When you file a workers' compensation claim because of a work-related injury or illness, your treating doctor will make decisions about what medical treatment you need, when you can return to work, and whether you have a permanent disability. (Learn more about the role of treating doctors in workers' comp cases.)
But if there's a dispute with your employer's insurance company about any of these issues, you may be asked to undergo a medical evaluation with another doctor who is—at least in theory—neutral. The outcome of these exams, called independent medical examinations (IMEs) in most states, can significantly affect your workers' comp case and how much you'll receive in benefits. So it's important to know how they work and what you can do to counter an IME report that goes against your claim or benefits.
Here's a quick overview of what you need to know about IMEs:
Below we'll discuss these points in more detail.
Usually, the insurance company requests an IME because it disagrees with a decision by your treating doctor about your course of medical treatment (especially if your doctor recommends surgery or other expensive procedures) or the extent of any permanent disability. In some cases, the judge or hearing officer assigned to your case may also order an IME to resolve a disputed issue related to your case.
An IME is supposed to be an objective assessment of your medical condition, including what treatment you need, whether you have a permanent impairment and to what degree, and your ability to work in the future. However, whether your IME is truly objective may depend, in part, on how the doctor is selected.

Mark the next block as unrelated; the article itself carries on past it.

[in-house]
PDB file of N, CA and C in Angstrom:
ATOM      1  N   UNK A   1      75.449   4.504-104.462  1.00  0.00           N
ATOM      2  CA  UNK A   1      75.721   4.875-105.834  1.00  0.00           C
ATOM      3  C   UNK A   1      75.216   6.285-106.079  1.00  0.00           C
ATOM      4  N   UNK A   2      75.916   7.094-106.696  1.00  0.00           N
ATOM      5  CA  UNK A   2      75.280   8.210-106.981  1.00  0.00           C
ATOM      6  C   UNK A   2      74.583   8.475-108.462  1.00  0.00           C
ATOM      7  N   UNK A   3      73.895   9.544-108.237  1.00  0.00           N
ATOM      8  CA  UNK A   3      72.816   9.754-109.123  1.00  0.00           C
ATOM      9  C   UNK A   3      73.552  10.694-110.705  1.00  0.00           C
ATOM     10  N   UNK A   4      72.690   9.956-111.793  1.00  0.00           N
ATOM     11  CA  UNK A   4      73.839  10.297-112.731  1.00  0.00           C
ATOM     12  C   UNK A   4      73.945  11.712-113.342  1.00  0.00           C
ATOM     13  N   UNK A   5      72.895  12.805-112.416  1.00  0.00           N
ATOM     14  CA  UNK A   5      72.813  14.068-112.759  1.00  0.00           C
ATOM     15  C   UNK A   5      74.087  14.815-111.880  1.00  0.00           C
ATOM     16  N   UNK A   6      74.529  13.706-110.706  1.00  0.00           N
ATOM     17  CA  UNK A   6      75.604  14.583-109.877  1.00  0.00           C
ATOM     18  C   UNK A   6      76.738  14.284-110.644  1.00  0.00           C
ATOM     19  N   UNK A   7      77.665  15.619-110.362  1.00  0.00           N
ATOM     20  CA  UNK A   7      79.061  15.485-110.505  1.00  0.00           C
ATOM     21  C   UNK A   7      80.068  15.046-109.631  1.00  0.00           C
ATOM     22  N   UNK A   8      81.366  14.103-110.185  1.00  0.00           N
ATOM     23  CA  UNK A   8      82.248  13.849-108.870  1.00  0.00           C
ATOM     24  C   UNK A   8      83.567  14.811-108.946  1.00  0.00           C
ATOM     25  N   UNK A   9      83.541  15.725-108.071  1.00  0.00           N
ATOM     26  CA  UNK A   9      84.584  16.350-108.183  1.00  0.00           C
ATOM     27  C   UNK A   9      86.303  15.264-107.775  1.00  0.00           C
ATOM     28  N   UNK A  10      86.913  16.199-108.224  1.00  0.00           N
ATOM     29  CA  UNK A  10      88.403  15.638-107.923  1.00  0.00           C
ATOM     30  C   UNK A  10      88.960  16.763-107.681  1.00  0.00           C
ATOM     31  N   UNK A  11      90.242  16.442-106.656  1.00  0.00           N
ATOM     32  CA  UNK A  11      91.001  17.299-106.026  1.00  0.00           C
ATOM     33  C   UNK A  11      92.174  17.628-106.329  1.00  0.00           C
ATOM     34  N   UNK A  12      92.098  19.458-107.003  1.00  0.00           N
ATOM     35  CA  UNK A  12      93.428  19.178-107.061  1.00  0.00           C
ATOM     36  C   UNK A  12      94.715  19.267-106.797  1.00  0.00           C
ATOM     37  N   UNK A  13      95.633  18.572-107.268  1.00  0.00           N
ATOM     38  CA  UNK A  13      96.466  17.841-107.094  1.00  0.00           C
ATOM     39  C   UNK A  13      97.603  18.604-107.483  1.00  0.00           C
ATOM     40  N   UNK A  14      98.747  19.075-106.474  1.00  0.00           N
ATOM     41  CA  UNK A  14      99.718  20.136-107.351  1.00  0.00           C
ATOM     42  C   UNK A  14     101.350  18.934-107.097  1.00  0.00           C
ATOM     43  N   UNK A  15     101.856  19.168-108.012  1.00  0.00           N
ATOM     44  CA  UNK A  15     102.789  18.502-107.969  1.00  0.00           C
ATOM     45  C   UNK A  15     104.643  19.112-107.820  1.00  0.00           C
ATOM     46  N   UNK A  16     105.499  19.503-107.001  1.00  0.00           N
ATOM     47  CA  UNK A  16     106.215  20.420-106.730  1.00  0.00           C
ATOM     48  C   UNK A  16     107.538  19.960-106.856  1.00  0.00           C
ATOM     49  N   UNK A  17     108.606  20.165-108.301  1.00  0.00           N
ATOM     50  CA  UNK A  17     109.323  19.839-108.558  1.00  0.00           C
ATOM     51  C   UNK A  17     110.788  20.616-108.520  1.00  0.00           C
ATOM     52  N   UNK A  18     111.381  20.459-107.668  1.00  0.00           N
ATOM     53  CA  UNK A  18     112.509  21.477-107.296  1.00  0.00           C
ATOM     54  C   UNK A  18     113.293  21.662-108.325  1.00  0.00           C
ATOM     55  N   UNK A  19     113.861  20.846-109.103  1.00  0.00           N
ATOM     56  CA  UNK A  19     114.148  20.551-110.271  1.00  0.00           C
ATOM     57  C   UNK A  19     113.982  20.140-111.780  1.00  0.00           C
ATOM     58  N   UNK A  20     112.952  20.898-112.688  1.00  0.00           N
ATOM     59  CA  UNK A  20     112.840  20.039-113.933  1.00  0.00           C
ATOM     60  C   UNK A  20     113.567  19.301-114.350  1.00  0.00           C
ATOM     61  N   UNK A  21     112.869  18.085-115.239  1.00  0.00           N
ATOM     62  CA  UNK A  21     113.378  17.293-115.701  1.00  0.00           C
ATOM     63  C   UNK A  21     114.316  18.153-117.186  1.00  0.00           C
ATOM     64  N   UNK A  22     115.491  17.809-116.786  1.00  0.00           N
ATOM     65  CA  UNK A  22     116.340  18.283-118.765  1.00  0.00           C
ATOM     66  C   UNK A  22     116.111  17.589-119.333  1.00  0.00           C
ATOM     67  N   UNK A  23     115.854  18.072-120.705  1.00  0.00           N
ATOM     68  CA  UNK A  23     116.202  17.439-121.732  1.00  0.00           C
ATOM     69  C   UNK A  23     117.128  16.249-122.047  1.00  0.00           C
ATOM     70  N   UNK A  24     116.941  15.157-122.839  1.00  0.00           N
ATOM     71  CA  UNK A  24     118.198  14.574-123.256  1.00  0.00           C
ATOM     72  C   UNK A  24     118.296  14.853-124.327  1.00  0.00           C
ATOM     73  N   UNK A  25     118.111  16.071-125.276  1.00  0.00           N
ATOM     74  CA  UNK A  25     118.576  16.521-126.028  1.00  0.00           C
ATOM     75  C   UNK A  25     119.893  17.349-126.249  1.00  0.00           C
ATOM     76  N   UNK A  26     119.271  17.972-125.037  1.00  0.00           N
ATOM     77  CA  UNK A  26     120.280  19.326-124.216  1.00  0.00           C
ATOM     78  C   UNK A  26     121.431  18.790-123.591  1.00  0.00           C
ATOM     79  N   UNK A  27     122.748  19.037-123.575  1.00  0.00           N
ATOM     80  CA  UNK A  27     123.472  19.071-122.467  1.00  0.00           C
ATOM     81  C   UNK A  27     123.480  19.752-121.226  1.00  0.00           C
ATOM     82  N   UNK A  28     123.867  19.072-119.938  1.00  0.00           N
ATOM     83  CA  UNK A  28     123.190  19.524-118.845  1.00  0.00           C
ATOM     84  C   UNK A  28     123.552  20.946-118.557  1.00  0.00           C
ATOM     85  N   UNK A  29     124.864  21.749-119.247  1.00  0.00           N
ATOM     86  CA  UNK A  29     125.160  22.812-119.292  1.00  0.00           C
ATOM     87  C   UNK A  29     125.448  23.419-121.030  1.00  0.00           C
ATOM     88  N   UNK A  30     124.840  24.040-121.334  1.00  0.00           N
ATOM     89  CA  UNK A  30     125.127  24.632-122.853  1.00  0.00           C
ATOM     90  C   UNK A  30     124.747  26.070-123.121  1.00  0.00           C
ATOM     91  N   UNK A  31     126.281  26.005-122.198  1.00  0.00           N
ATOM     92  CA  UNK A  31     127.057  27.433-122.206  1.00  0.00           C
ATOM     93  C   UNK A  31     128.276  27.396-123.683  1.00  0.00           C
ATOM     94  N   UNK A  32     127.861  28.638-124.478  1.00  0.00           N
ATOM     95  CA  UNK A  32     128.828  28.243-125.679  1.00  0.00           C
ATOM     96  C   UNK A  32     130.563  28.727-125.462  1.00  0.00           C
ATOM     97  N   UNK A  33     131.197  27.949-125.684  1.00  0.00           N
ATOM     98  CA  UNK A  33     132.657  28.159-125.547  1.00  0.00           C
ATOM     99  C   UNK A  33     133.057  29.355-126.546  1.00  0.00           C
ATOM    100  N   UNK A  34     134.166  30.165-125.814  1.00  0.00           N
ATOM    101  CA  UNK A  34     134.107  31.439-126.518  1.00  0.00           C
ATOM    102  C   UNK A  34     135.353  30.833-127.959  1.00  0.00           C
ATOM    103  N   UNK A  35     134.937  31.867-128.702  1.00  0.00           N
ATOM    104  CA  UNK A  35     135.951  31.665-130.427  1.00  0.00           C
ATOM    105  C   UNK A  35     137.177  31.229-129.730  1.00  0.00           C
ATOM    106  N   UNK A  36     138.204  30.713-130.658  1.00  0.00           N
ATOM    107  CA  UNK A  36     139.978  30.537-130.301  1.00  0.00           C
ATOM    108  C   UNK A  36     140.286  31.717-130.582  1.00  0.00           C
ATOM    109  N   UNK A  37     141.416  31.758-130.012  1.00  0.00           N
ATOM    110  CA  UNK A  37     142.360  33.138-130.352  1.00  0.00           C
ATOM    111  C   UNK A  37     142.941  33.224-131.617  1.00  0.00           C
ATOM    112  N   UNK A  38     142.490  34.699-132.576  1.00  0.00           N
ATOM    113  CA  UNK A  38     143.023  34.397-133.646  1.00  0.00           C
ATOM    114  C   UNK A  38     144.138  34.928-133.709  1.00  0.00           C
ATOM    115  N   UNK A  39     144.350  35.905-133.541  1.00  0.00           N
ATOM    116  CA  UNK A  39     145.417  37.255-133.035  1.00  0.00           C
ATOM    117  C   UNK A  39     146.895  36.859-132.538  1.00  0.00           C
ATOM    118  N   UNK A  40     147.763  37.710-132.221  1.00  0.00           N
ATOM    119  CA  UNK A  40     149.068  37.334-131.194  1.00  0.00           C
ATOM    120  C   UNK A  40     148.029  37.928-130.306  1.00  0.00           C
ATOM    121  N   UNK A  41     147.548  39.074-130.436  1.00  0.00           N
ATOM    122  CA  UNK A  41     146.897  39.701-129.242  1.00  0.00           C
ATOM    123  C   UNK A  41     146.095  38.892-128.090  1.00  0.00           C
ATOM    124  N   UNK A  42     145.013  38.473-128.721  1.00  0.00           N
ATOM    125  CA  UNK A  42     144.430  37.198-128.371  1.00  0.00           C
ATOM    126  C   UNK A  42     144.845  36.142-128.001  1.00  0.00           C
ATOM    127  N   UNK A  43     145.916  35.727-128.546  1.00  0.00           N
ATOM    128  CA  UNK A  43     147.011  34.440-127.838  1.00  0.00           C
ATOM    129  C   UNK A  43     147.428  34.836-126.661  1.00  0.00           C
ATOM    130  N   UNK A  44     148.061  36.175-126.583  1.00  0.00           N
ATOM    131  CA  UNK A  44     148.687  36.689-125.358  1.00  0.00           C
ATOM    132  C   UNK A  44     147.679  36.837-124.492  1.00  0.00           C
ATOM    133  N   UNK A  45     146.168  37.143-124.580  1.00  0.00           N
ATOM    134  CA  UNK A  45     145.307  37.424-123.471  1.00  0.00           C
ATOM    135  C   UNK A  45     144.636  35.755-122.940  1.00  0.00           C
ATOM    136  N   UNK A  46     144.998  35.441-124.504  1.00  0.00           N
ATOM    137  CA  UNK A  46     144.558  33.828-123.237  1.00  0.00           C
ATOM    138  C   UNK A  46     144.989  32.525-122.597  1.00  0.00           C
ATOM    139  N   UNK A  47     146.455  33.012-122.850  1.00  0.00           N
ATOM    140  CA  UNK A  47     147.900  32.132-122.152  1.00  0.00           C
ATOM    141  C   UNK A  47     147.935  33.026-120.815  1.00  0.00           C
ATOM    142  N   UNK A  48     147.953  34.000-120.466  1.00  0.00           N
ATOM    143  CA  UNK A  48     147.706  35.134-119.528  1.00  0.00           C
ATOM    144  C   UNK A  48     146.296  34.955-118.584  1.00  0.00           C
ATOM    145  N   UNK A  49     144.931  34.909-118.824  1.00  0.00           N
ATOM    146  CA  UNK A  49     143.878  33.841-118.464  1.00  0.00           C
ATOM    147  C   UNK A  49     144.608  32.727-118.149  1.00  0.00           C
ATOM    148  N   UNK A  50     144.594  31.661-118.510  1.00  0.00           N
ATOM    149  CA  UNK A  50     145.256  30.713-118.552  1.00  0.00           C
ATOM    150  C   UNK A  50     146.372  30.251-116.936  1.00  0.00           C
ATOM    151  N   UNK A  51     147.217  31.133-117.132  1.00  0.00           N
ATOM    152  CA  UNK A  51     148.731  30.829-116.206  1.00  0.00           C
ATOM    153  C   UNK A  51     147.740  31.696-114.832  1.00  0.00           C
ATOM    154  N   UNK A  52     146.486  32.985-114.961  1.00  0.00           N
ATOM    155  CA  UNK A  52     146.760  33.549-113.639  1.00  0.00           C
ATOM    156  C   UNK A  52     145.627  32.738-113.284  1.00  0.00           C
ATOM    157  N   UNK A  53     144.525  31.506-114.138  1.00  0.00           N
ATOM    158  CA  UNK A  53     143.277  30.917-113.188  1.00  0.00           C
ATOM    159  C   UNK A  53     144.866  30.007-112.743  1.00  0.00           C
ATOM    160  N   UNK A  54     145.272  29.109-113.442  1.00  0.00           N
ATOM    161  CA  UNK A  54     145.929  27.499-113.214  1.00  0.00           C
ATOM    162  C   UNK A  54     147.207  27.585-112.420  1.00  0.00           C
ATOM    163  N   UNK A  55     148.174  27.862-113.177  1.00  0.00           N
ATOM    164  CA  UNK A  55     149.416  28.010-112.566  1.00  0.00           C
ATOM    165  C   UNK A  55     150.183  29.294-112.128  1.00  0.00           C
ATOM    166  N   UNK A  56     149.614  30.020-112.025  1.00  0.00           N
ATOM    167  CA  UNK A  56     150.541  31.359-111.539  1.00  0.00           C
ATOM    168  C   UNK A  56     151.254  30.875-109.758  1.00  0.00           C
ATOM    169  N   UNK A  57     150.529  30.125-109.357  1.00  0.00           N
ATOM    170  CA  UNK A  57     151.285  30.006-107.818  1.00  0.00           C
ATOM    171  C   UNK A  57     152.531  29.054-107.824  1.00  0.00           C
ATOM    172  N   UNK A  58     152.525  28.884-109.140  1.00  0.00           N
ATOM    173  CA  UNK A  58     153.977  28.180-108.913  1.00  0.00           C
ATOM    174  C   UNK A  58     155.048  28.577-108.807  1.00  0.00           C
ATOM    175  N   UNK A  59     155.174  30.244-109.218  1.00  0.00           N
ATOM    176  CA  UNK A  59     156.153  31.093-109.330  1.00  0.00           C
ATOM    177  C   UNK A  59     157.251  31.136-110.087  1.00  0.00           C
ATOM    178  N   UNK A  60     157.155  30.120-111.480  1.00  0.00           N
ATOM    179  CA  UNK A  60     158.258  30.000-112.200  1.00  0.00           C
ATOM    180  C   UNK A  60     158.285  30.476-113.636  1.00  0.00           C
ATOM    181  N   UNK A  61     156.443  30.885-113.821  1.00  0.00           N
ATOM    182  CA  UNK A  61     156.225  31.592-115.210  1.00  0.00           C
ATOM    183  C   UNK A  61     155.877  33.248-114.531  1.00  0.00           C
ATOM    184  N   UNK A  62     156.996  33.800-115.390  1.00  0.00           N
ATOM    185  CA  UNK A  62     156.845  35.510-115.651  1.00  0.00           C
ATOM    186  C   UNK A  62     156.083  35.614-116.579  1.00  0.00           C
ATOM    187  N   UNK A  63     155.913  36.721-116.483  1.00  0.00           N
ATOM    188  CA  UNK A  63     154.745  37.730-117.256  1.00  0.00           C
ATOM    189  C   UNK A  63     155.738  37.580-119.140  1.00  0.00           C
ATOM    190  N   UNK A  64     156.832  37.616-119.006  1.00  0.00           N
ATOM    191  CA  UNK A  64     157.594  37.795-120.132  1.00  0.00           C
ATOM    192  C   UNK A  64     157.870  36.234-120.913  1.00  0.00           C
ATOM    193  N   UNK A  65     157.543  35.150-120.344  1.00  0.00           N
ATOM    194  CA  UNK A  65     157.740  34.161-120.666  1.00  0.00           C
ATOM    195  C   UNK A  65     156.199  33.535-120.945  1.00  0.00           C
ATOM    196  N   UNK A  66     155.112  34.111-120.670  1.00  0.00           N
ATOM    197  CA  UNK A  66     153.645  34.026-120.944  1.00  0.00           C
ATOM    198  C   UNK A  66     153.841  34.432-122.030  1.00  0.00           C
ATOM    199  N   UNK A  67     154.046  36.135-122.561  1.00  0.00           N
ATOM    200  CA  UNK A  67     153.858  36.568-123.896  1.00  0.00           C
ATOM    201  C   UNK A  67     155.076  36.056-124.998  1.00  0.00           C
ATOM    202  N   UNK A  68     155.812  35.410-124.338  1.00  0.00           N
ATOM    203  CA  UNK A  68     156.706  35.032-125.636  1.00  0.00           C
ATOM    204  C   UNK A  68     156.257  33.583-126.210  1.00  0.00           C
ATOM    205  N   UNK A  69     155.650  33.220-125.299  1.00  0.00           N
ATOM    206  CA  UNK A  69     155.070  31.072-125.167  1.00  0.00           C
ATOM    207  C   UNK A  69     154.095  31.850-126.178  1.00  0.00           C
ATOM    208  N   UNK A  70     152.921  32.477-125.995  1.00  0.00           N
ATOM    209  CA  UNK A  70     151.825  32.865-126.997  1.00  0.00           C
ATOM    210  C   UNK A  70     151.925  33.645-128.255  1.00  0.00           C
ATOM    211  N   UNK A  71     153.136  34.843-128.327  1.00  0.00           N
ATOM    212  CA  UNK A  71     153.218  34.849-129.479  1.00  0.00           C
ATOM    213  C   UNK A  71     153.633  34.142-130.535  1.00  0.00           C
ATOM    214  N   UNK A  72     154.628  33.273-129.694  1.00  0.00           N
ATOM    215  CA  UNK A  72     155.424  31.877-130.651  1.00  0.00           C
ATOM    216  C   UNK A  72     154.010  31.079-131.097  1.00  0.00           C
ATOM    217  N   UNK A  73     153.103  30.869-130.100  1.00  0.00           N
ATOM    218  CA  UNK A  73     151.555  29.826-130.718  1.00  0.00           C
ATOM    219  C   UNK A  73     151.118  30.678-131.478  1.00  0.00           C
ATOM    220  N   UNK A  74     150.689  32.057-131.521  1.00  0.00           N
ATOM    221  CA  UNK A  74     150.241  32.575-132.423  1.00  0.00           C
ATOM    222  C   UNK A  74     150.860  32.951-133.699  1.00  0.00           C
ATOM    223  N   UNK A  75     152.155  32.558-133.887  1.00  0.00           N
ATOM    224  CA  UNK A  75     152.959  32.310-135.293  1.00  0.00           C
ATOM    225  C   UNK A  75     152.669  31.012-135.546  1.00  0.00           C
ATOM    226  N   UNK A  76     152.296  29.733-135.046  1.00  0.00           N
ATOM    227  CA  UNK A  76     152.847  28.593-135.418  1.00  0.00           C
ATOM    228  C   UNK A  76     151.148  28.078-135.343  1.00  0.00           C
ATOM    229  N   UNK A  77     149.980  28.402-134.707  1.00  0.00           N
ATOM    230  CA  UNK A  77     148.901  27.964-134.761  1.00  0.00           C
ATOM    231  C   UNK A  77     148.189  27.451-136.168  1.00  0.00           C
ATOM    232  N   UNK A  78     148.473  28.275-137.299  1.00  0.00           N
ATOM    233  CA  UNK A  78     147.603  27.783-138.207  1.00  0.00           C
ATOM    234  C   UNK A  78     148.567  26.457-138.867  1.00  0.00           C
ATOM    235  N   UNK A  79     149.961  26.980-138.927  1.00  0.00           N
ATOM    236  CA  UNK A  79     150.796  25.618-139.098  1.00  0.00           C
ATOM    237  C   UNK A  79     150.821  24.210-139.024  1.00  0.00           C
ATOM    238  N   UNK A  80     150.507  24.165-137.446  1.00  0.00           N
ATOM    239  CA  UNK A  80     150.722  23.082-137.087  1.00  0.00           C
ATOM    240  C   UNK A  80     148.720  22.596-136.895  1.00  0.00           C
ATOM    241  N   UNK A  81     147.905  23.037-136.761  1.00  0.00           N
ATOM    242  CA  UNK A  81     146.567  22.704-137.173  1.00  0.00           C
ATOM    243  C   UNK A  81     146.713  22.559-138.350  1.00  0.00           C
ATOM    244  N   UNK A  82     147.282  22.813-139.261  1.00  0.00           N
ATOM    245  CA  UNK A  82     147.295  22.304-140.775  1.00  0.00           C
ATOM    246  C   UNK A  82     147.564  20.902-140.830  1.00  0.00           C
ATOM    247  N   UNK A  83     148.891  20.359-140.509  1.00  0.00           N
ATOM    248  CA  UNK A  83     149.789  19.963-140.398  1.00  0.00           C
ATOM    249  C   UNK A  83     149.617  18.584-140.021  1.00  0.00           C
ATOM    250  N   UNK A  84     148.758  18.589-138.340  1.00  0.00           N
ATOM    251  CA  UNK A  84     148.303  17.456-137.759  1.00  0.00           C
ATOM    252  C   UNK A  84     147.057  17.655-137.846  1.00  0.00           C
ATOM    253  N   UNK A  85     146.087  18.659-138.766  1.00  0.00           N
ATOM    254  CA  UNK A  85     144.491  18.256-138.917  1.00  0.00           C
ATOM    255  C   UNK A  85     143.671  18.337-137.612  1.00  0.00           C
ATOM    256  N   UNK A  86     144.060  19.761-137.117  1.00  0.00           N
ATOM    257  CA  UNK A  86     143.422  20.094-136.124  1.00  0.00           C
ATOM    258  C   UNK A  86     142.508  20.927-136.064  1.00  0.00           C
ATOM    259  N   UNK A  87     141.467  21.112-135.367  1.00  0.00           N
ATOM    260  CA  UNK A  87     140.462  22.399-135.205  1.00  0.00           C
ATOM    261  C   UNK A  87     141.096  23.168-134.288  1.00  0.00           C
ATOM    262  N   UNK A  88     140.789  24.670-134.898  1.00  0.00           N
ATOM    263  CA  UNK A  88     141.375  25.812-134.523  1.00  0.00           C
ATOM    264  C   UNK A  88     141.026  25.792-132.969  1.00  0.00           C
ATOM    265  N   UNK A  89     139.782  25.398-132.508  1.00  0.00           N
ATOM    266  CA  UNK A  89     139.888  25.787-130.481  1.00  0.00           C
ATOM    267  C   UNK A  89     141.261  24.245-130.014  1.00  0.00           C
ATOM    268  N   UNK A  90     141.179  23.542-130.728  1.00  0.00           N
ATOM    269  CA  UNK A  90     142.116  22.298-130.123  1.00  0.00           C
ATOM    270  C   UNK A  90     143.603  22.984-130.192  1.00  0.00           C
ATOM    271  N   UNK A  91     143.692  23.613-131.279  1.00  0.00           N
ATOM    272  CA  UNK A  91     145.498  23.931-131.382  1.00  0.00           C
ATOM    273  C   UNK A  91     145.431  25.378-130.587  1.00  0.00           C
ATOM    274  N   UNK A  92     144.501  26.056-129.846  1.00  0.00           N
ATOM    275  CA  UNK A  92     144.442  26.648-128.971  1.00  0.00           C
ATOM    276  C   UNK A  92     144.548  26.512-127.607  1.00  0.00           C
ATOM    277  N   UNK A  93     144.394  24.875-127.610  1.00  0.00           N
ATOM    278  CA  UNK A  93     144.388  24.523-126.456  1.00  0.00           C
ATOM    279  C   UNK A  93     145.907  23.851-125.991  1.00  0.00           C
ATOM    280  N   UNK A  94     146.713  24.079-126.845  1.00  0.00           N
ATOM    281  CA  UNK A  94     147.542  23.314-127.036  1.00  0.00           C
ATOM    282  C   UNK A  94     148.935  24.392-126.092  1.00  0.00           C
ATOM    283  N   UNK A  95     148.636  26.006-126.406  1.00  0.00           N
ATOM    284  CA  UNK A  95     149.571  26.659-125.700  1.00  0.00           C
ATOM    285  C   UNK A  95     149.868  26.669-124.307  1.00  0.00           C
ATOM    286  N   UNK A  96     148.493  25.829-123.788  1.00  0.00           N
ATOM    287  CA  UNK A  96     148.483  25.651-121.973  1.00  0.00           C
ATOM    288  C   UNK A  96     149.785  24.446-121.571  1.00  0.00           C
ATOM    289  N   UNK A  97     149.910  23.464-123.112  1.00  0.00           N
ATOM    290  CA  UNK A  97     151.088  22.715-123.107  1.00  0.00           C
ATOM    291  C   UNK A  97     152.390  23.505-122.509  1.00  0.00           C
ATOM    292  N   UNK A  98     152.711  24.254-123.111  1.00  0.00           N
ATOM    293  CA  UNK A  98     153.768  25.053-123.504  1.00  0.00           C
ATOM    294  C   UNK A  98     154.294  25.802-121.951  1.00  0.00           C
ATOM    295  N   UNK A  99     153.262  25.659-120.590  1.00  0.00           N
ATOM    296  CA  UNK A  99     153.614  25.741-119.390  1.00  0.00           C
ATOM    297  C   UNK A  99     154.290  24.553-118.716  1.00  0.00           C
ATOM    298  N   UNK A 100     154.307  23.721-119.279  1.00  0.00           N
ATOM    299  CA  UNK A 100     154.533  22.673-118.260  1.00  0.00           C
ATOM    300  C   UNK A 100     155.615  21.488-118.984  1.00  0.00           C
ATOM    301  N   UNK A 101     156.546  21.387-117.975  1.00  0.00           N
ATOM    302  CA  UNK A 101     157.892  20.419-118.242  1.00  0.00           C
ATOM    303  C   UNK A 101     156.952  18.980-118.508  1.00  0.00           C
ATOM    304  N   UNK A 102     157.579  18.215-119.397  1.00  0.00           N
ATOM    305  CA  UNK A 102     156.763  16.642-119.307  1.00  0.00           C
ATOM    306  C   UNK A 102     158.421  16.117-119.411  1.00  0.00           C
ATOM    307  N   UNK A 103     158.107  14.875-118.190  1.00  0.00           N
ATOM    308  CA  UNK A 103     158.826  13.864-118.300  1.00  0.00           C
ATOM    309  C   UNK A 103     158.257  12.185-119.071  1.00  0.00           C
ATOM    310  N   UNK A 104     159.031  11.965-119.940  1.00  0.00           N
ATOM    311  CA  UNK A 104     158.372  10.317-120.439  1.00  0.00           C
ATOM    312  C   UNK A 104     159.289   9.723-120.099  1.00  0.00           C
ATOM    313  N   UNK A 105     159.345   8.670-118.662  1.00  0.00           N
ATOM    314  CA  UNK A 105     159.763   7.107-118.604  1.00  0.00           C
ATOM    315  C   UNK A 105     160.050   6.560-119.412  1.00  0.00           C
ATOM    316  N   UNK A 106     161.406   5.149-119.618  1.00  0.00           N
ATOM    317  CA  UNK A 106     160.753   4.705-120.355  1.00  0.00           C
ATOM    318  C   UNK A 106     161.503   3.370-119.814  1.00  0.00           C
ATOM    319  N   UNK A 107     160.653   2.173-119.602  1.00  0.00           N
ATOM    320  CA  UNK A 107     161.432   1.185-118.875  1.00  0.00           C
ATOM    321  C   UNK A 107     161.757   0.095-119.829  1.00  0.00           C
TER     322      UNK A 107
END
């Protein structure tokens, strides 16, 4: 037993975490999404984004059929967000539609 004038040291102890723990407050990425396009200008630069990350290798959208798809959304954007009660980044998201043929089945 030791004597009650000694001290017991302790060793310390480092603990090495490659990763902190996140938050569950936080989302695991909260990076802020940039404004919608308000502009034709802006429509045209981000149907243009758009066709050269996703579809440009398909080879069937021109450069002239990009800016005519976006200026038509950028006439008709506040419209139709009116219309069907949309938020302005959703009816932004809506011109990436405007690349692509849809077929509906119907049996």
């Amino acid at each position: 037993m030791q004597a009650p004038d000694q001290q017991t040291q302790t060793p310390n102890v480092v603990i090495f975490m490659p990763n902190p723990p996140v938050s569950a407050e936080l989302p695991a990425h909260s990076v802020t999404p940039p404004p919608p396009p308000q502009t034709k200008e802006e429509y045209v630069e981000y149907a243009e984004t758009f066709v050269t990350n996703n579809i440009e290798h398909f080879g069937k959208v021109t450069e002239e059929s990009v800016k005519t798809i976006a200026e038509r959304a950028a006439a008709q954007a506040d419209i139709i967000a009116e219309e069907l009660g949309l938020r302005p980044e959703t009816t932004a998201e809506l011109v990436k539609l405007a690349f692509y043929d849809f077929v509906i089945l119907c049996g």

The rules about these exams are complicated and vary from state to state. Usually, when the insurance company requests an IME, it also selects the doctor who will perform the evaluation. In this situation, there's good reason to question the impartiality of these doctors, who receive their payment from the insurance companies and often rely on them for referrals. As a result, they have an incentive to lower the insurer's costs (and your benefits) by minimizing the extent of your injury and your need for potentially expensive medical treatment.
Depending on the rules in your state, you may also have the right request an IME when you disagree with your treating doctor's opinions—in which case you will usually be able to select the evaluating physician.
Some states have come up with different systems in an effort to make these medical evaluations more impartial. In these states, the examining doctor may come from a randomly selected list of qualified specialists or may be designated by the judge. Sometimes, the procedure is different if you have a lawyer.
Whatever the rules are in your state, you should consider consulting with a workers' comp attorney if you've been asked to undergo an IME. Unless your case is simple or your injuries are minor, you may need the assistance of a lawyer to ensure that your rights are protected during the process.
Before the examination occurs, your medical records and any other documents relevant to your injuries (such as your injury report or statements you've given in your case) will be sent to the IME doctor. The doctor will decide whether to review the documents before or after the examination.